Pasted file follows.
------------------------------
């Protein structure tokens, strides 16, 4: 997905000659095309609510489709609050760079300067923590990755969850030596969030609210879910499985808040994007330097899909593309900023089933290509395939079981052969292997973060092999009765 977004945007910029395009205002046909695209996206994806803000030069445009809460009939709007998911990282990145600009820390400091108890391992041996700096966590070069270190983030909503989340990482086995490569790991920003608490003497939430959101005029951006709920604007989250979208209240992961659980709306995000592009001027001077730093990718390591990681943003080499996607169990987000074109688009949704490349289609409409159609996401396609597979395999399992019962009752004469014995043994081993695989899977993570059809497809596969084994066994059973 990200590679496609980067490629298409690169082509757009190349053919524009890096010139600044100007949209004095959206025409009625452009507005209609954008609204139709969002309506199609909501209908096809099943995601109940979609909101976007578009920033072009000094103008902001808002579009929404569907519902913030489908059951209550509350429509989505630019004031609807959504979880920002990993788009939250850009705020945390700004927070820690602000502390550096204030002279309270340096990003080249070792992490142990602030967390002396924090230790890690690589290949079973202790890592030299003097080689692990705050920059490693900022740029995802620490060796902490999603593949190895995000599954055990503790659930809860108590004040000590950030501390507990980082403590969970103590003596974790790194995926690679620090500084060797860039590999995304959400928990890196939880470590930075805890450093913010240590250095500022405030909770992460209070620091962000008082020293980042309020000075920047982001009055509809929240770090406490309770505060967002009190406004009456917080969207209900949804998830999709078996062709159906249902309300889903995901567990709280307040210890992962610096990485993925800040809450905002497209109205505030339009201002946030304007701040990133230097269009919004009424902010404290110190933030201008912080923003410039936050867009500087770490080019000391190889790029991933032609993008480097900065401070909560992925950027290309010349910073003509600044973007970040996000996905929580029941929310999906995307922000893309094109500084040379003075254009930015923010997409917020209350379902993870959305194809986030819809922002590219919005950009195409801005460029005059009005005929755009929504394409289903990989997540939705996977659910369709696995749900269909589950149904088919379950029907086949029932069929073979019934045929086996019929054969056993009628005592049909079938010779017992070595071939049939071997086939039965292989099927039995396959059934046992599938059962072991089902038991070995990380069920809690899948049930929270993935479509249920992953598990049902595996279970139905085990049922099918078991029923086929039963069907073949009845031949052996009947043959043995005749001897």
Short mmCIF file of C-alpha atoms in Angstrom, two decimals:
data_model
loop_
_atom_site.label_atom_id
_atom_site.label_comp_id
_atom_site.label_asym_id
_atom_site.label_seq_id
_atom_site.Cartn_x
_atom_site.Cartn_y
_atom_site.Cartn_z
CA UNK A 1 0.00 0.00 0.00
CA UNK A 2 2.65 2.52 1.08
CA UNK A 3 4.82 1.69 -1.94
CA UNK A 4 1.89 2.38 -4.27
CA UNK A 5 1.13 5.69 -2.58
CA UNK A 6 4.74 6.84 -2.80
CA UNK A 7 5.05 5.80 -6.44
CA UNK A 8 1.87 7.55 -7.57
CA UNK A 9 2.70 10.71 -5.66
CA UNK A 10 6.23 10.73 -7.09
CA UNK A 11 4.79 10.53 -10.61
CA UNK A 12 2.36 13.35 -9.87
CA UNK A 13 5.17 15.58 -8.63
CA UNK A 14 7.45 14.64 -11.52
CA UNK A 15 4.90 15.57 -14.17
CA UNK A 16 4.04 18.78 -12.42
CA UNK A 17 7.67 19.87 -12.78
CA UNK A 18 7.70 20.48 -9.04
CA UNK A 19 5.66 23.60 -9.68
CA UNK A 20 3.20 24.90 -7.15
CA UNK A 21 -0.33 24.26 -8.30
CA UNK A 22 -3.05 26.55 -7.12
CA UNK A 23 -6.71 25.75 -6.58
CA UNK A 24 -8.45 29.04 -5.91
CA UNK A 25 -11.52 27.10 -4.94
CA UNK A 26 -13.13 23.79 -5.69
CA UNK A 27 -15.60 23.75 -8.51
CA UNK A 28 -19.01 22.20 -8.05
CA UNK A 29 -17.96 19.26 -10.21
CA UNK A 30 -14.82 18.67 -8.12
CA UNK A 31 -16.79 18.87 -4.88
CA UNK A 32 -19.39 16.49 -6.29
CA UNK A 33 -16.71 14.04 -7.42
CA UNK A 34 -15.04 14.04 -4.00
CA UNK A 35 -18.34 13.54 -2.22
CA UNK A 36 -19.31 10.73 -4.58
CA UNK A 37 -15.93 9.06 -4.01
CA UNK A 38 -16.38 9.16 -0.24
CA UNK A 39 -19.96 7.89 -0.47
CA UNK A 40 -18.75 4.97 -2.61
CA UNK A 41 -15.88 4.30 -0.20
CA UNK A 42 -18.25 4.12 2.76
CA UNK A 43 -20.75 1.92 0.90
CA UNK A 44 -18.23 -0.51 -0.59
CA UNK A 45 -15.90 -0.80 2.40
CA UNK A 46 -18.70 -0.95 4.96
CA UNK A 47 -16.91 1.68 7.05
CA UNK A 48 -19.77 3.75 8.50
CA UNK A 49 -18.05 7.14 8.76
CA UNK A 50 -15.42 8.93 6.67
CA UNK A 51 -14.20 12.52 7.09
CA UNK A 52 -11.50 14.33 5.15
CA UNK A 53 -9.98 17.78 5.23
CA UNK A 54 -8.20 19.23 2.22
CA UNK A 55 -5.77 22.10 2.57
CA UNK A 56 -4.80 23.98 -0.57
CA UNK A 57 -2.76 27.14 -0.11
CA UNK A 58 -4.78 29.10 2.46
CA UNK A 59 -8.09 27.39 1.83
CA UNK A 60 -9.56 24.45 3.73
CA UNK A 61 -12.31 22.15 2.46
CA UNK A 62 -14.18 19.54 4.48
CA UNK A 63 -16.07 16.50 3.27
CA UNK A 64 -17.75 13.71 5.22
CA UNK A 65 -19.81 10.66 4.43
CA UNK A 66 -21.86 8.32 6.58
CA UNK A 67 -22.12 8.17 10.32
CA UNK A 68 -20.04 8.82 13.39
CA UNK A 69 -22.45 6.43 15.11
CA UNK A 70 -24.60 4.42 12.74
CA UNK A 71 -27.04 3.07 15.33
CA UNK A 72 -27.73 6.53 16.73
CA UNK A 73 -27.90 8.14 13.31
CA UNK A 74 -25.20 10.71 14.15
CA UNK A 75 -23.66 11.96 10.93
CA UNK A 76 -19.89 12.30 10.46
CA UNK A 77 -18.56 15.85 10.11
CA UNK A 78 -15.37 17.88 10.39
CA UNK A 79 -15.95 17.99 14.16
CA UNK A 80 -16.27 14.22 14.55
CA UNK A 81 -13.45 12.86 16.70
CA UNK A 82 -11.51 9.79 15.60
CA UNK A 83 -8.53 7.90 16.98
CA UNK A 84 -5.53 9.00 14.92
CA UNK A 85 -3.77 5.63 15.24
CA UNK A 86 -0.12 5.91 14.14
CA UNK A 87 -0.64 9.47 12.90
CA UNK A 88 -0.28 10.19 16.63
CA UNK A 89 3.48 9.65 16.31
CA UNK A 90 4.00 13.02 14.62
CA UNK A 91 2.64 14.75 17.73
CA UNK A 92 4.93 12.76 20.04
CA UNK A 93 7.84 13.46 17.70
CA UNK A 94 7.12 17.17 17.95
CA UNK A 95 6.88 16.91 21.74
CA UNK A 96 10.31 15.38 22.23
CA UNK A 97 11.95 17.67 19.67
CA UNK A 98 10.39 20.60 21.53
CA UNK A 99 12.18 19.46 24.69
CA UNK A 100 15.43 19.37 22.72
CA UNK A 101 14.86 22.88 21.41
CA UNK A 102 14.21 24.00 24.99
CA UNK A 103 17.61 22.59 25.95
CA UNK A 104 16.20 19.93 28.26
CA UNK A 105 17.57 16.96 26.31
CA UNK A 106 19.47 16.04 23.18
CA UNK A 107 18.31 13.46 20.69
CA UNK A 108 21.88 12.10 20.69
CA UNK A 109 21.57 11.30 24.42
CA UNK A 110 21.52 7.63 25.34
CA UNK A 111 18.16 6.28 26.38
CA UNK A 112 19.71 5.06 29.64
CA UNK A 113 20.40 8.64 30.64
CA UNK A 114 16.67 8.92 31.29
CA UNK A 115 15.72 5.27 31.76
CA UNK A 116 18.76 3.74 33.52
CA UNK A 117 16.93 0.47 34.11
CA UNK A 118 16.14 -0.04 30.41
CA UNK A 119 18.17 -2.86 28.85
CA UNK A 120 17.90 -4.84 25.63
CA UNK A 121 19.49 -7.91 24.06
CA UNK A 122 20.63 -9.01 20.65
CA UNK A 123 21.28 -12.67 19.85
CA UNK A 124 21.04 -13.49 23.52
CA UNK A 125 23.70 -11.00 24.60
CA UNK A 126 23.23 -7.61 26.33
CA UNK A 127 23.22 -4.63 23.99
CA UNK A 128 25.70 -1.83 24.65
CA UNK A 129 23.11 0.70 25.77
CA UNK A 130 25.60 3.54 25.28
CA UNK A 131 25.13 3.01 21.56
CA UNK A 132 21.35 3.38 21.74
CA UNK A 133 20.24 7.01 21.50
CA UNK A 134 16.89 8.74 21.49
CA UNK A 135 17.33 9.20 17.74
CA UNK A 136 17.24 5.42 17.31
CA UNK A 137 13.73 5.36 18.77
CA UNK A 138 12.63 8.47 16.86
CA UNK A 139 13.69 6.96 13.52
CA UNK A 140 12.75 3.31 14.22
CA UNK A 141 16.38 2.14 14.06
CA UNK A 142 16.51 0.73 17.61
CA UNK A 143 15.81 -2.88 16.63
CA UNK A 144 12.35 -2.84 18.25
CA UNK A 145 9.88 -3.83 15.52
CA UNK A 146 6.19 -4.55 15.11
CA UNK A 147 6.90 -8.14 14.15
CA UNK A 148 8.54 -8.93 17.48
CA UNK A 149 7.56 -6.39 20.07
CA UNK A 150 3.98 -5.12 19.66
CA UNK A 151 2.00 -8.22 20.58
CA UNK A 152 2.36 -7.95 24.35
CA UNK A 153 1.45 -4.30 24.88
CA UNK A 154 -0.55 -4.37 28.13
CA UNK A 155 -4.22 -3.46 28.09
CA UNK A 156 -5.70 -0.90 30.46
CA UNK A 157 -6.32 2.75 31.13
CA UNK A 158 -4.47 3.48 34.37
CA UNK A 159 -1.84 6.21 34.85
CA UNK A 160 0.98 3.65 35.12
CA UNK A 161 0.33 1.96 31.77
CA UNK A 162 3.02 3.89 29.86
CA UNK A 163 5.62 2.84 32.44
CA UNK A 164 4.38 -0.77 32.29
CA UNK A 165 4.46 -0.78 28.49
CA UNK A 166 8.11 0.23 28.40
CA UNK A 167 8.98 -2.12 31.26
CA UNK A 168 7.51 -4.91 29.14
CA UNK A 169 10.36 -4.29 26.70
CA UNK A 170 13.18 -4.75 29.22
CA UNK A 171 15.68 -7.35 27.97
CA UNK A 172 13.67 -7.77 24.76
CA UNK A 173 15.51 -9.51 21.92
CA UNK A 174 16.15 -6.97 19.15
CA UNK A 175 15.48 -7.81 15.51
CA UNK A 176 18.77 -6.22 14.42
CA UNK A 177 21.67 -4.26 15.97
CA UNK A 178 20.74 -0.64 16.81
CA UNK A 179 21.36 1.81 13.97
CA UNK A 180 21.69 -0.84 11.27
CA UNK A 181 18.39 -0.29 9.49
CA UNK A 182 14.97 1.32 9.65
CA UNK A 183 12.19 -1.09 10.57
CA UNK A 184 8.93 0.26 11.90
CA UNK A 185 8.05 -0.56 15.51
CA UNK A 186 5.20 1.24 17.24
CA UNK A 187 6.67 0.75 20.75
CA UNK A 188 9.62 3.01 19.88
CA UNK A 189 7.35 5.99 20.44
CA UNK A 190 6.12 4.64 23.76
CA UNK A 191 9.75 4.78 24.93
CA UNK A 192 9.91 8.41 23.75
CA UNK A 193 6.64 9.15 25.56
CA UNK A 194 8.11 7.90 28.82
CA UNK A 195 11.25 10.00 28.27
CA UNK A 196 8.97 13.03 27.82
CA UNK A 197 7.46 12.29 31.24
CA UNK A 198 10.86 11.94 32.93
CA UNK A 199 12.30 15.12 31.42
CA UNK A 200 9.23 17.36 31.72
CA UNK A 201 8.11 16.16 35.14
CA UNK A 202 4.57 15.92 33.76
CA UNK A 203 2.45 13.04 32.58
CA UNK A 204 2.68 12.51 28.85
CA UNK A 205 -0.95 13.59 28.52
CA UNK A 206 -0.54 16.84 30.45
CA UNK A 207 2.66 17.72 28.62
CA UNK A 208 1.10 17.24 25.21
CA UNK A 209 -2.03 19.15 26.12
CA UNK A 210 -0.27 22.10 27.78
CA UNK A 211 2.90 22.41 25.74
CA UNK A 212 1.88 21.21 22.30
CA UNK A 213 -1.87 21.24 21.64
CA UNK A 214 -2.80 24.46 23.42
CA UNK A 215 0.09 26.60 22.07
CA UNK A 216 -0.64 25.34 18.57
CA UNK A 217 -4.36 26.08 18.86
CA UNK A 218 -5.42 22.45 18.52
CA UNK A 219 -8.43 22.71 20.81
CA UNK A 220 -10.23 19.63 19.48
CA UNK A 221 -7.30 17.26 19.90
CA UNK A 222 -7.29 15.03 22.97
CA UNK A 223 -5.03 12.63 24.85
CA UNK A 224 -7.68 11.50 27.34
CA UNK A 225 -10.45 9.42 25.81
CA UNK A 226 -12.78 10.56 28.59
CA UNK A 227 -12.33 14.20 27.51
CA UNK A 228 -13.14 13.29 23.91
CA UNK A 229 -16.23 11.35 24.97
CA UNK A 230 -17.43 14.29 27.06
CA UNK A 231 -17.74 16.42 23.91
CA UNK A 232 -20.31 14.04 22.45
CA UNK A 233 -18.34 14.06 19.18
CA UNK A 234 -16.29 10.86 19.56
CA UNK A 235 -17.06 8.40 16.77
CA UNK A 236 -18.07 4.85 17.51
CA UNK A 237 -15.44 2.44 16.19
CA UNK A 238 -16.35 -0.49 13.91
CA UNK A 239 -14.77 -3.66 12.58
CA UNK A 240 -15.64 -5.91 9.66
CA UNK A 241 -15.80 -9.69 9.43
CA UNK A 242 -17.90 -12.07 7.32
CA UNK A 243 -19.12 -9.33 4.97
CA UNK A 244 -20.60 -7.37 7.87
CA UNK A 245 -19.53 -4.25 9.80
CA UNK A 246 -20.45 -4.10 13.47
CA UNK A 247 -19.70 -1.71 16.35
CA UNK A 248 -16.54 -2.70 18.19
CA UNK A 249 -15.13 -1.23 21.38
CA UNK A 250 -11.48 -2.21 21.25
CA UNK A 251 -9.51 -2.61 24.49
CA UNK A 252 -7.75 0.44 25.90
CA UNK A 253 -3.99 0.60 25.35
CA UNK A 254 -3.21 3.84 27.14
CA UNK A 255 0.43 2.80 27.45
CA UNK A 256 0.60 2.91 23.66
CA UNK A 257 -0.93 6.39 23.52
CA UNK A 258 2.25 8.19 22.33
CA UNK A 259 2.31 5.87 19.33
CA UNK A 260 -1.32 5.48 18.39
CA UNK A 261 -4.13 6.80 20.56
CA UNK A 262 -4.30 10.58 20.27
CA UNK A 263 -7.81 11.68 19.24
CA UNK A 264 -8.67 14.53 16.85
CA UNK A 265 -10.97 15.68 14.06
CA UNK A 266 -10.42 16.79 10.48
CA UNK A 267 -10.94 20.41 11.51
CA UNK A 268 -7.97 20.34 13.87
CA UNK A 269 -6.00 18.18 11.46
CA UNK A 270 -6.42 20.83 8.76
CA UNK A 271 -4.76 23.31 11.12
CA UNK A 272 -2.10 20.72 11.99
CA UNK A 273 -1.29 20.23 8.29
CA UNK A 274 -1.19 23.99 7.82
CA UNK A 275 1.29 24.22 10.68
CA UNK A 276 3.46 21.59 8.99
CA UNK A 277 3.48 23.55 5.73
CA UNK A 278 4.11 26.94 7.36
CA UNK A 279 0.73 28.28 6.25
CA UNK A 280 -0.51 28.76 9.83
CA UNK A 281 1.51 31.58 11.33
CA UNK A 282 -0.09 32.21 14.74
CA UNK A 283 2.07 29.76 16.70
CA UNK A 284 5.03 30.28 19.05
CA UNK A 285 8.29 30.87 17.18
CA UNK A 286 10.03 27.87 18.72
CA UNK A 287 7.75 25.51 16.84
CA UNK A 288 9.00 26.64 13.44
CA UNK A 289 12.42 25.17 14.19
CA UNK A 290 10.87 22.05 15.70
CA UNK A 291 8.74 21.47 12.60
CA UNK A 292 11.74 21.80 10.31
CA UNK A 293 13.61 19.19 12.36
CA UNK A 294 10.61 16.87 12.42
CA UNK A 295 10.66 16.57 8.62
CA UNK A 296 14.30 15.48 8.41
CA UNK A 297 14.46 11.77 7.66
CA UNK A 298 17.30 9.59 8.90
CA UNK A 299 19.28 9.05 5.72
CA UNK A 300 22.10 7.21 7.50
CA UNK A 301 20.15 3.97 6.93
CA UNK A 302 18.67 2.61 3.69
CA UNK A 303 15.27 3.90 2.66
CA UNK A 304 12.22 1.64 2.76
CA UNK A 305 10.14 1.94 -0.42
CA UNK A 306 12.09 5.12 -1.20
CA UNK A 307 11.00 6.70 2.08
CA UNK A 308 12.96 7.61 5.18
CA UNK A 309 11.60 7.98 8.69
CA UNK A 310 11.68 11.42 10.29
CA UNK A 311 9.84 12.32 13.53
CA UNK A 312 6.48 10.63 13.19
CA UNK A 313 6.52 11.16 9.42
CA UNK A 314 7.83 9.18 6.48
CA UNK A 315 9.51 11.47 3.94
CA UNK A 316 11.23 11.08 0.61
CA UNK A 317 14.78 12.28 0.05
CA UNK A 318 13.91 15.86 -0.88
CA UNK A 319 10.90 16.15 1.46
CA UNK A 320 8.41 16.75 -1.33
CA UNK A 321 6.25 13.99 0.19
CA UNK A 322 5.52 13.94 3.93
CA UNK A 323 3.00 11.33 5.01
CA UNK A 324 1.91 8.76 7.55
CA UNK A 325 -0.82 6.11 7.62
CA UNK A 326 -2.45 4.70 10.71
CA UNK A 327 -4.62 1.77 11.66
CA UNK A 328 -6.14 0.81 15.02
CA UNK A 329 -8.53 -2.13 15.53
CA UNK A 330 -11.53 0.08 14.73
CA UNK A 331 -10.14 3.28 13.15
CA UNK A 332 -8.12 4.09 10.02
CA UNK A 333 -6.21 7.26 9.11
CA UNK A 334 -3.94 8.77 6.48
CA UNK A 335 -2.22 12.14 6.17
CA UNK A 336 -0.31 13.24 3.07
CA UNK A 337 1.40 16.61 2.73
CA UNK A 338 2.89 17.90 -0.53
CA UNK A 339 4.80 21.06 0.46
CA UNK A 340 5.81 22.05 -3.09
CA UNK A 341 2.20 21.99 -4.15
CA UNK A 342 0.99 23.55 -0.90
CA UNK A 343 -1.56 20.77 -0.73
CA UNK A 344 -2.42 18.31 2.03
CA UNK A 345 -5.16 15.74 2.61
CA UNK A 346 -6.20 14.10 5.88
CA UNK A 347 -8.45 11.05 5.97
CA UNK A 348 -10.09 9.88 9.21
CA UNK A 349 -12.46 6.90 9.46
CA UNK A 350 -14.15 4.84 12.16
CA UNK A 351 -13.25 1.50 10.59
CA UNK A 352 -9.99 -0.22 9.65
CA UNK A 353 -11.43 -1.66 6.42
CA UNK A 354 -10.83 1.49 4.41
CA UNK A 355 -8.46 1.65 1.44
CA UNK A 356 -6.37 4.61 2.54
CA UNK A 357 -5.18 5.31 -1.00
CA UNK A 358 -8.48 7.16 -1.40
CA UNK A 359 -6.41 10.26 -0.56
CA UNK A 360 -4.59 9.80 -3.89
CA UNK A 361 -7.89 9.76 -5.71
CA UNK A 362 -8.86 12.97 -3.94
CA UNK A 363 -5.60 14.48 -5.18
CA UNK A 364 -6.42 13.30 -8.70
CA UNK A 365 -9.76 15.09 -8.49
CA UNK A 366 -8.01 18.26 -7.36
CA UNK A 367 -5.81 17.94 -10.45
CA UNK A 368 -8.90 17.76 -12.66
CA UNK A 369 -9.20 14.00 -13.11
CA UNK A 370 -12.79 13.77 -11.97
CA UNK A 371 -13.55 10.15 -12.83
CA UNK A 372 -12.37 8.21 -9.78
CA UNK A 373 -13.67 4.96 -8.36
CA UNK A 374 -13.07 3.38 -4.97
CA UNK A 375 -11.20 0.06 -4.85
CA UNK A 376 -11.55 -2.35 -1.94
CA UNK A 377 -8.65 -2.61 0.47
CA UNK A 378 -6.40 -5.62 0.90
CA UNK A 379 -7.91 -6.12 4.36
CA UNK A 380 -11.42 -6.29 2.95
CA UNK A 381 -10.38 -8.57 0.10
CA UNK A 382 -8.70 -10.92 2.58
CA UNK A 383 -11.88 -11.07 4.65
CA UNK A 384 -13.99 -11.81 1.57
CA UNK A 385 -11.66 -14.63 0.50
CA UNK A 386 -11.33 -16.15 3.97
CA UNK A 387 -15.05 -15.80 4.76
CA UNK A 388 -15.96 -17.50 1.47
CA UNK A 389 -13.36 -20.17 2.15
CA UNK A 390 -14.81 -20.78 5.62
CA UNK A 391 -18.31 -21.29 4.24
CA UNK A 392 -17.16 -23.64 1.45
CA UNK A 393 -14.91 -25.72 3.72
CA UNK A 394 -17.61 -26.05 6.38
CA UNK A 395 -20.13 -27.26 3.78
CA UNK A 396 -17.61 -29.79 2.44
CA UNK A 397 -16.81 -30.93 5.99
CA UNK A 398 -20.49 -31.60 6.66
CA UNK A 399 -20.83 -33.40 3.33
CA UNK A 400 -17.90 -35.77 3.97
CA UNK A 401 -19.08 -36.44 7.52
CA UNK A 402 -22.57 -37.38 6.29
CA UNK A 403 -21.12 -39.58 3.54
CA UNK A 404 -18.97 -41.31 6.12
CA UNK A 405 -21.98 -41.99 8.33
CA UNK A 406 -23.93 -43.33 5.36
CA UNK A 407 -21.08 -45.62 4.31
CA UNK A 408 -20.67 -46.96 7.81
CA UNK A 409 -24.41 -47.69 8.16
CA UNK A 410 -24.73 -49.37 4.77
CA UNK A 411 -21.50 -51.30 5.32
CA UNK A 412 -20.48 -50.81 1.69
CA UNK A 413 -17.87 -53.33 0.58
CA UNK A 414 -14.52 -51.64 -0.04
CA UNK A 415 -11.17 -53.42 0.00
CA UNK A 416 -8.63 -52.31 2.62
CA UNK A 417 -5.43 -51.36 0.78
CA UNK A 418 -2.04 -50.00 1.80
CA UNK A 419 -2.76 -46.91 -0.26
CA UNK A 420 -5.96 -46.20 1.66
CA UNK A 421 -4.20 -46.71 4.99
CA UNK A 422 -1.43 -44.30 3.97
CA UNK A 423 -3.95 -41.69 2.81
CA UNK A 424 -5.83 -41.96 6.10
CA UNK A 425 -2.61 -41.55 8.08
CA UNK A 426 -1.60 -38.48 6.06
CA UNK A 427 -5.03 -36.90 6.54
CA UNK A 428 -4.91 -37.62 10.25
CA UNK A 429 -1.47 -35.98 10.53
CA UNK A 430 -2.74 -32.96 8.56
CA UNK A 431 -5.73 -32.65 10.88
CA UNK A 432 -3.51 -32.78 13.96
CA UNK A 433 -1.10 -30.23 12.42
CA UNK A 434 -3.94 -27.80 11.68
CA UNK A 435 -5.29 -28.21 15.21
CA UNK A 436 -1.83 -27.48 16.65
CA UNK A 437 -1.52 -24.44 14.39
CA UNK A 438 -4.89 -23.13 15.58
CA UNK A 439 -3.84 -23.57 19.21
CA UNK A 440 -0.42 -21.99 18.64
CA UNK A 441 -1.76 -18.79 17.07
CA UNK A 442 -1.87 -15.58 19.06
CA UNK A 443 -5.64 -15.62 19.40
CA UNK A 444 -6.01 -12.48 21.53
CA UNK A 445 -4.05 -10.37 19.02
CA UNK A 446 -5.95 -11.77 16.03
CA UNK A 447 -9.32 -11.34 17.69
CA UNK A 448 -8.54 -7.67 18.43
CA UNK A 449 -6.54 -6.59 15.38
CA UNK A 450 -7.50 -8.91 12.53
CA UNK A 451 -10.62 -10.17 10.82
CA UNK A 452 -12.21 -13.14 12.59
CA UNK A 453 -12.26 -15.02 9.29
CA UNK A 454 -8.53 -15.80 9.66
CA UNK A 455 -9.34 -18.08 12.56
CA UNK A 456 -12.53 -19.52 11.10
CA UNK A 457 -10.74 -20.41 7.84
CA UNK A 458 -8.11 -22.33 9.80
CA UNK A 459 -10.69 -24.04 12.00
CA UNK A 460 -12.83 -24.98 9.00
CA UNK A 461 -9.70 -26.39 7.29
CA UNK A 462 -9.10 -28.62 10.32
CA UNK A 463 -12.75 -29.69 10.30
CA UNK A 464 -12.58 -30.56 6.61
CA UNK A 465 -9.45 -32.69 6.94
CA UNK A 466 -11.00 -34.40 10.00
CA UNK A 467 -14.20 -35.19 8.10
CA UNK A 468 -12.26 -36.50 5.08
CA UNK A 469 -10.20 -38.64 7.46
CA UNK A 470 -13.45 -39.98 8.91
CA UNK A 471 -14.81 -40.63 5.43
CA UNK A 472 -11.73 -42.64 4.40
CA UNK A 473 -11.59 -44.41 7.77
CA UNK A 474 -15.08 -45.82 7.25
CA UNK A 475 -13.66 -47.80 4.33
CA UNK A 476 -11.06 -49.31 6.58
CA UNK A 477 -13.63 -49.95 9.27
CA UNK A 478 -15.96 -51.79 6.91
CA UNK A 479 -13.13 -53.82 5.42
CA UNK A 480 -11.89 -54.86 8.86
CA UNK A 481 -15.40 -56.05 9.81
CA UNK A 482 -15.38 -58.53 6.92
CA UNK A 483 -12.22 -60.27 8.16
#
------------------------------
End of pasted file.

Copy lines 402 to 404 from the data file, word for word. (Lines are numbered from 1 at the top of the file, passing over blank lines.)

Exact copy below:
CA UNK A 391 -18.31 -21.29 4.24
CA UNK A 392 -17.16 -23.64 1.45
CA UNK A 393 -14.91 -25.72 3.72